A psychologist and executive coach explains coping strategies to help you feel calmer.
Most of us know the moment that anxiety starts to creep into our lives. Our stomachs tighten up, our breath becomes shallower. We’re tense, on edge, and can feel the sweat dripping. Whether you’re dealing with stress or anxiety from a relationship, work, or life in general, it can be tempting to do something, anything, to make the anxiety go away so we can enjoy ourselves.
But before we make a hasty decision or begin to wish our anxiety away, it can be prudent to take a quick look at our actions. Dr. Melanie Greenberg, a practicing psychologist and executive coach, conducts research on how our brains adapt after trauma, as well as other coping issues. Here are four tips from Dr. Greenberg’s writing on what not to do when we feel anxious.
1. Wish anxiety away
When you’re in a situation that is riddled with anxiety, it can be instinctive to want to run away as fast as possible. For most of us, anxiety is a condition that will ebb and flow throughout our lives. But trying to make anxiety go away isn’t the best response.”This strategy is unhelpful because it doesn’t work,” Dr. Greenberg writes. “You can’t make anxiety go away just because you want it to.” Stuffing your emotions and thoughts down and trying to ignore or avoid what is making you anxious only makes those thoughts stronger.
2. Frantically seek answers
Dr. Greenberg says that most of us who suffer from anxiety react by desperately searching for answers and information in order to feel like we’re in control. Perhaps we turn to search engines or ask advice from friends. The problem about frantic research is that it can do more harm than good. The internet search you do about your headache may leave you with irrelevant information that leaves you more scared and anxious than before. “The problem is that most of the things you get anxious about are threats that you can’t completely eliminate,” she writes. “Life is full of hidden dangers.”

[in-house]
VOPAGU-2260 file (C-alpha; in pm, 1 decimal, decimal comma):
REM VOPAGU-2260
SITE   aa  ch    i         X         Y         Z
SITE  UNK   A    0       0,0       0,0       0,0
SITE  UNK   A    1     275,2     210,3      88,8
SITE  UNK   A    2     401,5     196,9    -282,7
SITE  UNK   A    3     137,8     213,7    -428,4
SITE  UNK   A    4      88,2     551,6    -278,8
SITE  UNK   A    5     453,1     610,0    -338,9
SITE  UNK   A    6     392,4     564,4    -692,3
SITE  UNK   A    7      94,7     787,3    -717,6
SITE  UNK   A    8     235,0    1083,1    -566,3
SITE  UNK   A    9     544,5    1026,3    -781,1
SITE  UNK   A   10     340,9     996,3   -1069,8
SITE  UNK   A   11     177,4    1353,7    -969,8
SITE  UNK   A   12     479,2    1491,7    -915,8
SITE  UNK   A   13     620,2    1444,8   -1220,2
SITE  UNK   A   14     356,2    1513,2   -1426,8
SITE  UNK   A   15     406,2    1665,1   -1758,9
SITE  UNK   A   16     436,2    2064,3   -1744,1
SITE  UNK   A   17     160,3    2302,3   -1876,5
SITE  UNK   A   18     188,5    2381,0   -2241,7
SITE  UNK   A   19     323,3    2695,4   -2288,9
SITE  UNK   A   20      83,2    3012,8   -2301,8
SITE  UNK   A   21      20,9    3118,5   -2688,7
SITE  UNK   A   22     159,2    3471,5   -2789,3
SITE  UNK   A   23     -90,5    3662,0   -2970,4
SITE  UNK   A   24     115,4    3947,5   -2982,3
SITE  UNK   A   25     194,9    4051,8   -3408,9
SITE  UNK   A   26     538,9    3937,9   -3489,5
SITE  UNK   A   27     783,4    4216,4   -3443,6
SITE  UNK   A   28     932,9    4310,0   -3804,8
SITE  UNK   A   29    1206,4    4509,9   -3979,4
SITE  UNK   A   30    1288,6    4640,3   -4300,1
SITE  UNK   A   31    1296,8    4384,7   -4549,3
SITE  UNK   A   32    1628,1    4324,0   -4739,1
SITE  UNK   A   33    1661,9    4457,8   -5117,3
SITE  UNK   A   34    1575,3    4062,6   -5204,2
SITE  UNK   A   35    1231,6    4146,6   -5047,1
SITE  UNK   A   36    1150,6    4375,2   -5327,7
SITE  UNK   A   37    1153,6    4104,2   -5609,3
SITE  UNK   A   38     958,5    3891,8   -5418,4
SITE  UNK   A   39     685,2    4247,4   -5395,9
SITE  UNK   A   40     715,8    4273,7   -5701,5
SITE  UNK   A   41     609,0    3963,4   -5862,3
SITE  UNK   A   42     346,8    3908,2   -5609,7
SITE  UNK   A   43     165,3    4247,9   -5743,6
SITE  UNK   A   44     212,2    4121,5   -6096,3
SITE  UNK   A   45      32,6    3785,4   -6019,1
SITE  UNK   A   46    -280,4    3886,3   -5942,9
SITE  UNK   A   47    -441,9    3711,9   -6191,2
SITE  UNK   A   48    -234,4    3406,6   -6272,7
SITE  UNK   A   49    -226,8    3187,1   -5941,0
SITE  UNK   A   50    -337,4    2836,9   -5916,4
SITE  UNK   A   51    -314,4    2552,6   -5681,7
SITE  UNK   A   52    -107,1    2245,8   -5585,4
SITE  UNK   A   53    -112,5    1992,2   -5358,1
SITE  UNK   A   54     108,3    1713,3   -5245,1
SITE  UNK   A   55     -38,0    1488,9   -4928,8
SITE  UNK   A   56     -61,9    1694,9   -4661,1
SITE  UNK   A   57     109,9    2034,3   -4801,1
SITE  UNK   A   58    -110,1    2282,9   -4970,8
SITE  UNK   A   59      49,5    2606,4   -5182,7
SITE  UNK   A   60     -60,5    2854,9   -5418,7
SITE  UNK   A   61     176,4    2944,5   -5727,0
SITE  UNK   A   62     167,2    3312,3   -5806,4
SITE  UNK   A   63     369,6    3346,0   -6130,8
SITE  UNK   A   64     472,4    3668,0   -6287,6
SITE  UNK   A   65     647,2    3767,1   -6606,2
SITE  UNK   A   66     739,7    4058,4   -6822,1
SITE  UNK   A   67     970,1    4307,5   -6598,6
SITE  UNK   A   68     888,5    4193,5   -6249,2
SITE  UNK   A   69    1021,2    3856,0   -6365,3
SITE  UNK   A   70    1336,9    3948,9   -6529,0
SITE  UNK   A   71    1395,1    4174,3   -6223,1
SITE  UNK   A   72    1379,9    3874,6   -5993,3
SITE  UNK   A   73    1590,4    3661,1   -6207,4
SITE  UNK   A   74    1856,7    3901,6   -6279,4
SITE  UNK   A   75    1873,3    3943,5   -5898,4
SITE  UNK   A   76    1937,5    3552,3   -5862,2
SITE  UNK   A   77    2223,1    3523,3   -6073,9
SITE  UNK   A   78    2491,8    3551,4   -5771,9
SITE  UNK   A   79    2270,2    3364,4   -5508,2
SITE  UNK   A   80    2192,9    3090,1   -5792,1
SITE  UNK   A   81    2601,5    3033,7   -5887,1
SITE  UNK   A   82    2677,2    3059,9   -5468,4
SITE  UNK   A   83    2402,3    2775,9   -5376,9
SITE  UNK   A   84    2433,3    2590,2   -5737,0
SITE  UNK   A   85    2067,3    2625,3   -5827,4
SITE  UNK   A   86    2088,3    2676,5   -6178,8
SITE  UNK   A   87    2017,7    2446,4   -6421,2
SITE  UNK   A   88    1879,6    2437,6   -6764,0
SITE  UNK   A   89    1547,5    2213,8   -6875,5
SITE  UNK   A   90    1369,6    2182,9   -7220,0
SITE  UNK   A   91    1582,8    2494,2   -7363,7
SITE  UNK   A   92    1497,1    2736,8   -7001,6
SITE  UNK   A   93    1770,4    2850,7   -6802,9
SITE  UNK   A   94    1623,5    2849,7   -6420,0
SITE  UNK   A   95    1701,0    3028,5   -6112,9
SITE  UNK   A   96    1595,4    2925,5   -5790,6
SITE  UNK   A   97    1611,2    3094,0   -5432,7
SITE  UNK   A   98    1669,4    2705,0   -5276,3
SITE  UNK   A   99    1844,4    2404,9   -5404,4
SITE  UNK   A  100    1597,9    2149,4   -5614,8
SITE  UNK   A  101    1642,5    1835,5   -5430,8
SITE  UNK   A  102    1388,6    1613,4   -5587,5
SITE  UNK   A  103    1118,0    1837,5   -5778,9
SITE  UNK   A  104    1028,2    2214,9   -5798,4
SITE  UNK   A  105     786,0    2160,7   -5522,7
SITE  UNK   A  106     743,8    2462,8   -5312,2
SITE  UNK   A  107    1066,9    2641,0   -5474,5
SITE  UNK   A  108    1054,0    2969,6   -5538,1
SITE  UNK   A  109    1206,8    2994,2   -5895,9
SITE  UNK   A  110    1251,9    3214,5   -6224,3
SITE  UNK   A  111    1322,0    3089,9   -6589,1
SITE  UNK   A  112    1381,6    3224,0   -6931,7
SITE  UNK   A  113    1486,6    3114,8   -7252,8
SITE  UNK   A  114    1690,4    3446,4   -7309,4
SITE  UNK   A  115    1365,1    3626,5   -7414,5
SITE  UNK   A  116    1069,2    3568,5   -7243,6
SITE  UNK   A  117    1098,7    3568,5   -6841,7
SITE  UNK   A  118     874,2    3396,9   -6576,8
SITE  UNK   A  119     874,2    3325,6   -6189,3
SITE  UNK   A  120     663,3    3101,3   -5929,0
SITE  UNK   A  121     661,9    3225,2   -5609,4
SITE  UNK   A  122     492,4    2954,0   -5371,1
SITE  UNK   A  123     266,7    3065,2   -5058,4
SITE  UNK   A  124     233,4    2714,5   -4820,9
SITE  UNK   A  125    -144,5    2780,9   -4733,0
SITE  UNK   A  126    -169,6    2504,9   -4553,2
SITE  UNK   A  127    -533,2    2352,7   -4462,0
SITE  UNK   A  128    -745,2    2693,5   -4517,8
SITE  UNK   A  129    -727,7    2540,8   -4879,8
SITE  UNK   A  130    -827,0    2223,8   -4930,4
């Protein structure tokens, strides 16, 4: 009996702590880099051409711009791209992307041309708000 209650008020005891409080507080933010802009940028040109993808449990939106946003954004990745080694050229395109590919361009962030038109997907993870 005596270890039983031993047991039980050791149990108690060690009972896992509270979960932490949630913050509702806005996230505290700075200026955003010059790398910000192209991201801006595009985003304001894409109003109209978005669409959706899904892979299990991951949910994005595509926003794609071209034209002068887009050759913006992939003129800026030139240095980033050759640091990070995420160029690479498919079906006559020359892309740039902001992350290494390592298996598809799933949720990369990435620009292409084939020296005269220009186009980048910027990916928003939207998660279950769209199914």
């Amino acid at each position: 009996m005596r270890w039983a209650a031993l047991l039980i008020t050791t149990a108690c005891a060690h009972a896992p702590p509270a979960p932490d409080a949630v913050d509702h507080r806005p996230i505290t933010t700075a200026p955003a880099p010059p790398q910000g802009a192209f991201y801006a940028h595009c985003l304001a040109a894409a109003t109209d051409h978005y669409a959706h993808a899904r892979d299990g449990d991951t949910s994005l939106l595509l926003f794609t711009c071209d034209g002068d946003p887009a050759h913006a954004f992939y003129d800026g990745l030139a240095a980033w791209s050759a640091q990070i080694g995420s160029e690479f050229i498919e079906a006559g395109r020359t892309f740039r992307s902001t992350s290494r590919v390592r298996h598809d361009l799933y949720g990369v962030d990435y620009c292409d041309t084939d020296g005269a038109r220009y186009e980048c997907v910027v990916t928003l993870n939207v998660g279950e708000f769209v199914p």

3. Dwell in worry
Research has proven that worrying about a situation is one of many cognitive components of anxiety. After an anxiety-ridden situation occurs, it can be easy to replay it over and over in our minds. We beat ourselves up over what we could have done better or differently. “While some anticipation and interpretation is helpful, most of us do this too much,” Dr. Greenberg writes, describing the vicious cycle of worry. “Your thinking starts to get repetitive and more negative. You begin to doubt and second-guess yourself.”
4. Avoid running from anxiety-ridden situations
When we encounter situations that increase our anxiety, our natural reaction could be to run away. Whether it’s starting a new project at work, being in a room full of people you don’t know, or driving in a new area of town, Dr. Greenberg points out that running away, or responding to your body’s natural “flight” response, will only offer short term relief. “You may experience some short-term relief at being away from the situation, but running away makes it more difficult to face things the next time,” Dr. Greenberg warns. “You begin to see yourself as someone who can’t cope with the situation; the situation starts to feel more aversive and threatening.”